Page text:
But the beauty of the world and it’s amazing score-that I still listen to, on occasion-are only highlights, and it’s story is nothing short of an emotional, twisting sucker-punch. It will absorb you with it’s bright and colourful world and deep, interesting characters and then beat you over the head with floods of haunting, meaningful twists. Sure, I’ve been waiting about 14 years for a sequel, but now we’re getting a sweary-monkey-focused prequel? Please don’t screw this up Ubisoft..
When ever I now meet someone who says their interested in game design, I always make a point to bring up Oxenfree. A point and click adventure with an amazing voice cast (Kenny from The Walking Dead makes an appearance, so you now it’s gonna be good) that focuses on an almost-cliche story of five teenagers trapped on a haunted island, everything about Oxenfree works.
What you’ll notice first, is the amazing art style. Simplistic, like a watercolour painting, with an island that is as much as character as any of the aforementioned teens. Speaking of, the characters are without doubt, the best part of this game. They are dynamic, varied and funny, and each line combines perfect delivery with top-notch writing. It’s a fascinating and beautiful story told here, and you get to tell it.
Again, the focus here is on choice, and much like The Walking Dead, the choices centre on minute decisions and how they affect the cast. And there are so many choices to make. For 90% of the time, each time a character illicit a response, you’ll get three dialogue choices, and the choice to stay silent, and each of these will change the game somehow, even if it’s just what you find out about your friends or if you can even save them from the spooky-happenings.
It’s light, it’s fun, and it’s beautiful. A must play for anyone who loves choice, and as I said, for anyone who is interested in making their own Indie game, this will be a great inspiration.
Another obvious choice, but Shadow of the Colossus is a colossal (sorry) game, a landmark in the industry, and one that means alot to so many people.
Featuring one of the greatest soundtracks ever to grace a video game, and graphics that staggered even now, let alone twelve years ago. I think everyone can remember the first time they saw the first colossi ominously wandering towards them, the way the earth shuddered, the way that no matter how far we tilted the camera to follow it’s immense size, it felt like it just kept going. And from there, somehow, they got even bigger, or more intricate.
As if climbing these sentient mountains to the epic, sweeping score isn’t enough, the game also makes a point of question of why you would even kill these giants, and through barely a word spoken. When you first meet each of the colossi, they are just minding their own business, wandering the barren lands like colossal, rocky animals. Most of them are only dangerous because they are retaliating, but you’ve been told by a deity it will bring the girl back to life.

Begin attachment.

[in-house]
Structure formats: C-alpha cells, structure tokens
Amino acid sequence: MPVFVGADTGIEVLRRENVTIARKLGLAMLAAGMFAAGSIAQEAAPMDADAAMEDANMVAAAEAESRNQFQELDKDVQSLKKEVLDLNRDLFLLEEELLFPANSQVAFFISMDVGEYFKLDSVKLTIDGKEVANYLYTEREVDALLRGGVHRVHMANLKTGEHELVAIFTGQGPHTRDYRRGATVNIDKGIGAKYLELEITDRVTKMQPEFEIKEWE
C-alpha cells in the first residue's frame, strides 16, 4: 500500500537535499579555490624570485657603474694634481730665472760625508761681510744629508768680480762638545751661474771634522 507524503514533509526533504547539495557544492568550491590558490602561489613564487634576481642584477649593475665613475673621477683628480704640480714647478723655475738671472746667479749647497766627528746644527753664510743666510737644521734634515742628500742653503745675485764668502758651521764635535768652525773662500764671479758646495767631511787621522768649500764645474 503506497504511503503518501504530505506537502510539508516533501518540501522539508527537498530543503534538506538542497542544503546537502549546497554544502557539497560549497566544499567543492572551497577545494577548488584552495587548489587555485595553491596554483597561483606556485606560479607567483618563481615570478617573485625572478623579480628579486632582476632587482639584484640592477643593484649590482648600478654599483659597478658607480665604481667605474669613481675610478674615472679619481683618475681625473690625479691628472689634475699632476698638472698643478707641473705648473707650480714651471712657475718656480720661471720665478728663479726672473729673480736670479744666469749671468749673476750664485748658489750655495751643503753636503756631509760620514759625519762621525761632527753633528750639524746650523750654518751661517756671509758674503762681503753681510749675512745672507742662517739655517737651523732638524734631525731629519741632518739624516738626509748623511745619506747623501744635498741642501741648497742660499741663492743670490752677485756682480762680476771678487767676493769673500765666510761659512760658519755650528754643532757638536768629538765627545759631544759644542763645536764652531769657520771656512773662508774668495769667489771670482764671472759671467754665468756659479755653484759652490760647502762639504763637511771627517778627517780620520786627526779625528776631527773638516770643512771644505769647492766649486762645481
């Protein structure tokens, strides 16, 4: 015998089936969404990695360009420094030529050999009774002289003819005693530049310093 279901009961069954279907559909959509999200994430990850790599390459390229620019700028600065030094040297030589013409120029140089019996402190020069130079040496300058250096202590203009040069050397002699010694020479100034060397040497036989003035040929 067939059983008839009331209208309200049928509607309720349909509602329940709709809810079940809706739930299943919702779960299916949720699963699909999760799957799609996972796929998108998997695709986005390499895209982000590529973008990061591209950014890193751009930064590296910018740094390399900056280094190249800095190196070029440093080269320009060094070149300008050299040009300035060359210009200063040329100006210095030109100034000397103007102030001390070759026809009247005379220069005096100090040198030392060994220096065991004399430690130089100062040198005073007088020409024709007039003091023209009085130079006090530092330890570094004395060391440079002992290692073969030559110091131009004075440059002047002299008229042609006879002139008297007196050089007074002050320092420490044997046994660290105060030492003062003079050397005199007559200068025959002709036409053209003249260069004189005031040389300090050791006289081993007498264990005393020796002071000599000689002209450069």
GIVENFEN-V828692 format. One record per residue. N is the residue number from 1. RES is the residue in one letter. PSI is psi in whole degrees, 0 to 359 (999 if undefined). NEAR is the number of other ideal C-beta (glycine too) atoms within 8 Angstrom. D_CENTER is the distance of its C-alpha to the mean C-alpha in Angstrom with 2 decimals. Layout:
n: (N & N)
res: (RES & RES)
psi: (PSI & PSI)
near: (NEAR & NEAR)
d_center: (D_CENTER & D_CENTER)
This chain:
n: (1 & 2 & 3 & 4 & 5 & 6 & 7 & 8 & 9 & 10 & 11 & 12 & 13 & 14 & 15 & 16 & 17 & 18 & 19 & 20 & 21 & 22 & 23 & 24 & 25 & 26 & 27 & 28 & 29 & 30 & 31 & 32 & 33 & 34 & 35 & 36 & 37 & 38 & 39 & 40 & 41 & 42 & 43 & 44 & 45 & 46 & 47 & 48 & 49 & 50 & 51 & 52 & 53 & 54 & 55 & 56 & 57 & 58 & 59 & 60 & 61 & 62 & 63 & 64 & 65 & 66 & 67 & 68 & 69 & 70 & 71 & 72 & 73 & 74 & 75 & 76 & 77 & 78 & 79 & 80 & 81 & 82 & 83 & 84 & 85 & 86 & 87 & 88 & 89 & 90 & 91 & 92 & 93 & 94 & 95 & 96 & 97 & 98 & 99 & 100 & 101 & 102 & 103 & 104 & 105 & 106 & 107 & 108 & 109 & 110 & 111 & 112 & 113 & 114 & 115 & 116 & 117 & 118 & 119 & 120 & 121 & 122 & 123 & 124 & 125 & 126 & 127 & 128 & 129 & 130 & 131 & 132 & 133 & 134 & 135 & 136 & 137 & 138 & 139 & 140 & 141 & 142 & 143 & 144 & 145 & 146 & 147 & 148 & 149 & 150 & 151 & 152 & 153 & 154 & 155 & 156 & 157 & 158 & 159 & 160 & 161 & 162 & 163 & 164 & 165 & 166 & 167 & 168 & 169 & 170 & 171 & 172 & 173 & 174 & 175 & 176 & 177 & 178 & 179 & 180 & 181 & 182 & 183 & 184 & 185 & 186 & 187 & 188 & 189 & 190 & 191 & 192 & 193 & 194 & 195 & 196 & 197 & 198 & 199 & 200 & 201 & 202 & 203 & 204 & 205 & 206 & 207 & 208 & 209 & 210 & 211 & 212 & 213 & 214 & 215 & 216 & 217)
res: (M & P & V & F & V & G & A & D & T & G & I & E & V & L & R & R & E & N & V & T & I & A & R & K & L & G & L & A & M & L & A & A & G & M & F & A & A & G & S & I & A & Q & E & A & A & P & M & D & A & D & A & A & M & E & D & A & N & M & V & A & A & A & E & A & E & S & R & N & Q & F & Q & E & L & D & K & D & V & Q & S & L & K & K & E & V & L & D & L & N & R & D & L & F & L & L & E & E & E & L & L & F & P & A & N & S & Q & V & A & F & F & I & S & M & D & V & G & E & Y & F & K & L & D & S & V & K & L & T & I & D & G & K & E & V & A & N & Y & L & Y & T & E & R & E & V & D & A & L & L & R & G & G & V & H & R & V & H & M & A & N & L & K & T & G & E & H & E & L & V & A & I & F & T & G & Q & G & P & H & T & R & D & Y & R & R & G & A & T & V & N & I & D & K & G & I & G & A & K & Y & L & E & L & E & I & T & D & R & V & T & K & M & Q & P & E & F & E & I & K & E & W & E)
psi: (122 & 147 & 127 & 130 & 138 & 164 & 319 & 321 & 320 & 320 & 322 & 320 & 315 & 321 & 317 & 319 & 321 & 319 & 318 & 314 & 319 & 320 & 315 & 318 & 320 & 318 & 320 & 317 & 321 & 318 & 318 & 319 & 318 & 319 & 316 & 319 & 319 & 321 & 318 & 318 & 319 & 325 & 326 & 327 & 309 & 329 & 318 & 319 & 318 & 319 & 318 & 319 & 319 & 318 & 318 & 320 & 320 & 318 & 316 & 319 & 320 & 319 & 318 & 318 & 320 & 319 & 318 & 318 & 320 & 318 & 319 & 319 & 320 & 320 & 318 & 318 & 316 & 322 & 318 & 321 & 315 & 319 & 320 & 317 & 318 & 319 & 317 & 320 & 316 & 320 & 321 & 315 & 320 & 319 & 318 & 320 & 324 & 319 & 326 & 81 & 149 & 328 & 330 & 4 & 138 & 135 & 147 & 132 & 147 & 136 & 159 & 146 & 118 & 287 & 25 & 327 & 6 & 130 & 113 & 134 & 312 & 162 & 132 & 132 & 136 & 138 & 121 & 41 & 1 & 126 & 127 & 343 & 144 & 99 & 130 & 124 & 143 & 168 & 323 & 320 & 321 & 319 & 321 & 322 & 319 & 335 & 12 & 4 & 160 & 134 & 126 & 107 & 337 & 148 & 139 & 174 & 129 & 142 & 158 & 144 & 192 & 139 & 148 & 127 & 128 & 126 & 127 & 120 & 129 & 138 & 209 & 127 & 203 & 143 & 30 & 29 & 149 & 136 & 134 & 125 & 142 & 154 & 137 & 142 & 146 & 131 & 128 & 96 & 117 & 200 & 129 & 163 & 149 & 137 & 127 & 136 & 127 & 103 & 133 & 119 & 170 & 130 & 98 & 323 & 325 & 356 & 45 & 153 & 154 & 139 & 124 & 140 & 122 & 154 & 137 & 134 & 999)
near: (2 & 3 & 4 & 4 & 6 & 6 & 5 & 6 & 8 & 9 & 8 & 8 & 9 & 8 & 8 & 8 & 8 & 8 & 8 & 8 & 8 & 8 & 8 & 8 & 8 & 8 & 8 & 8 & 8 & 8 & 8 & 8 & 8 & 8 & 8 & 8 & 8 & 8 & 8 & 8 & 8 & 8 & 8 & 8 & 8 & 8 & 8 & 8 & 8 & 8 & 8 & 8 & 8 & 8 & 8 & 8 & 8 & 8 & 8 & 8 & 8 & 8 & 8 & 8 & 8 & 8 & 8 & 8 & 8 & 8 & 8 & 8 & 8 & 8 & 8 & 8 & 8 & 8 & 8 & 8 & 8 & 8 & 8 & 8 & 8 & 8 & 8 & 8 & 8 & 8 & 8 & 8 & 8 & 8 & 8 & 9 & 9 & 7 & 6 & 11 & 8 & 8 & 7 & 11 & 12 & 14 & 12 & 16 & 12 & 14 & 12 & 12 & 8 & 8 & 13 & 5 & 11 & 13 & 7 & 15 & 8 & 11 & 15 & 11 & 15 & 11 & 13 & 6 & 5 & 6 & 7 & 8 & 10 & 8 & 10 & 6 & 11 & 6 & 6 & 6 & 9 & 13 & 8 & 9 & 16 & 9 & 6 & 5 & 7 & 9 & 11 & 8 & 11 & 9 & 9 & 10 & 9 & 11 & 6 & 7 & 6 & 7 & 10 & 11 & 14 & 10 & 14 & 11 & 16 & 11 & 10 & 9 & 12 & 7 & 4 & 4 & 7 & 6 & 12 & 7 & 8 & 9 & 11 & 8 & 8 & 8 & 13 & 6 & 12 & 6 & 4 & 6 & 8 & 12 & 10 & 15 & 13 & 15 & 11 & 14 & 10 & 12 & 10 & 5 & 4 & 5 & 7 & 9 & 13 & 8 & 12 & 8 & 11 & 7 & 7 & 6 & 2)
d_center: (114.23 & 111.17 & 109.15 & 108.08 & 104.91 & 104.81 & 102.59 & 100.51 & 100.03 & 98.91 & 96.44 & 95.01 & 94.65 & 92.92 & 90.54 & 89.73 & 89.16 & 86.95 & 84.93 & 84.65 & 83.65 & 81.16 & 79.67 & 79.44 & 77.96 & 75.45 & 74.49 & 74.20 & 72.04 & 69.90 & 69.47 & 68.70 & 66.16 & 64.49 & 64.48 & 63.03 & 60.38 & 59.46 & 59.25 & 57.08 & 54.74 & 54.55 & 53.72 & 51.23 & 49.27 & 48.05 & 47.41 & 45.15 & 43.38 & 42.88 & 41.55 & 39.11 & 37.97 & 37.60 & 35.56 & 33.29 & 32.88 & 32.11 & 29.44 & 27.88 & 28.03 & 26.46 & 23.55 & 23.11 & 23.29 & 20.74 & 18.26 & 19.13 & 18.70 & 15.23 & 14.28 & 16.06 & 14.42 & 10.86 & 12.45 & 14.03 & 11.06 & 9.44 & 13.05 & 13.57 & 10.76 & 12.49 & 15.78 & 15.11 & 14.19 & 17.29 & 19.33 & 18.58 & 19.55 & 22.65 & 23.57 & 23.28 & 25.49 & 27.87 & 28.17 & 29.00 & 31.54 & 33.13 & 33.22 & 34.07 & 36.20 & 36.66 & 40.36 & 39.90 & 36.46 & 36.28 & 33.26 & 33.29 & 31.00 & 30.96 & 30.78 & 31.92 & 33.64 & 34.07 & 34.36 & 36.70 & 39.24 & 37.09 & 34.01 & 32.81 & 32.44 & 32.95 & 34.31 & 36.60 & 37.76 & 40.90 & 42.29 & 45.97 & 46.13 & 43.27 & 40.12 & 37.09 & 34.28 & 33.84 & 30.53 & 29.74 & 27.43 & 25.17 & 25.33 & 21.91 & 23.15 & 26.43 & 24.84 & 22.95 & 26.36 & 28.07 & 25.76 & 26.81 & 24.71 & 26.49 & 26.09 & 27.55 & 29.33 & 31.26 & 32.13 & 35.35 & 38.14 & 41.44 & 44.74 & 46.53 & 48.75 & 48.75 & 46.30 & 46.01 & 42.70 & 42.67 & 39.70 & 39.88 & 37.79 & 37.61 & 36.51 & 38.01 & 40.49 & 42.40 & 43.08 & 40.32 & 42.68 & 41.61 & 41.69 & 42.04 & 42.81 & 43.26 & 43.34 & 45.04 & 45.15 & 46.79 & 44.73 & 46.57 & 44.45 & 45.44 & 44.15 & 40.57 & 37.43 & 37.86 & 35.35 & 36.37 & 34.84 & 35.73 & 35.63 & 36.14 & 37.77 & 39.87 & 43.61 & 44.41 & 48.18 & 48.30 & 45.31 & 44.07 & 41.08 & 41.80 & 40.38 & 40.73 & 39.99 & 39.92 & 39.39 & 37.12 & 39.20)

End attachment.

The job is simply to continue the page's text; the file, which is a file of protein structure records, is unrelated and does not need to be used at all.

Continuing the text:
The first time you slay a colossi, is the first lesson you receive. As it’s expressionless face dies, and black tendrils enter the body of your character, you’re left in mystery, at first. But once the revelation that occurs at then end, every subsequent play-through presents a thoughtful look at the player’s motives between their actions, and there are not many games which dare to do that.
From the art-director of Journey, yet another game I could have put on this list, Abzu is sort of a walking simulator, except that, well, you swim. Not a word is mentioned throughout the game, and the only real text you’ll see is the game identifying one of the numerous species of underwater-fauna beautifully rendered within the ocean expanse.
Abzu is a gorgeous, gorgeous game, if a short one, if only a couple of hours long. As the mysterious diver, you’ll swim through different underwater zones, each with it’s own colour scheme and theme, and it tells a story that you’ll have to interpret for yourself.
As someone who is as equally terrified as they are intrigued by the deep ocean, I found Abzu beautifully affecting. Were anyone watching me play, would probably see I was smiling the entire time. You explore underwater caverns and even ruins, ride along with fish and discover some crazy species.
It’s the sense of wonderment that really sold me, each time entering a new area, looking at the new colours and species, eyes open for any danger while you’re still gawking at all the life-like animations. I can’t forget the first time I saw a silhouette of a humongous squid that continued to grow as I swam towards it, not knowing if it would wrap me up in those colossal tentacles or swim by peacefully.
It’s less of a game and more of an experience, although there is plenty to do here. It’s a limitless dive (literally) into the ocean, where you get to explore as much as you dare, and there is so much to explore. Abzu is a wonderful, relaxing and enchanting game, and if you haven’t picked it up yet, you owe it to yourself.
Thanks so much for reading my subjective list. If you liked it or hated it, or can think of a better substitute please let me know, and have a great day!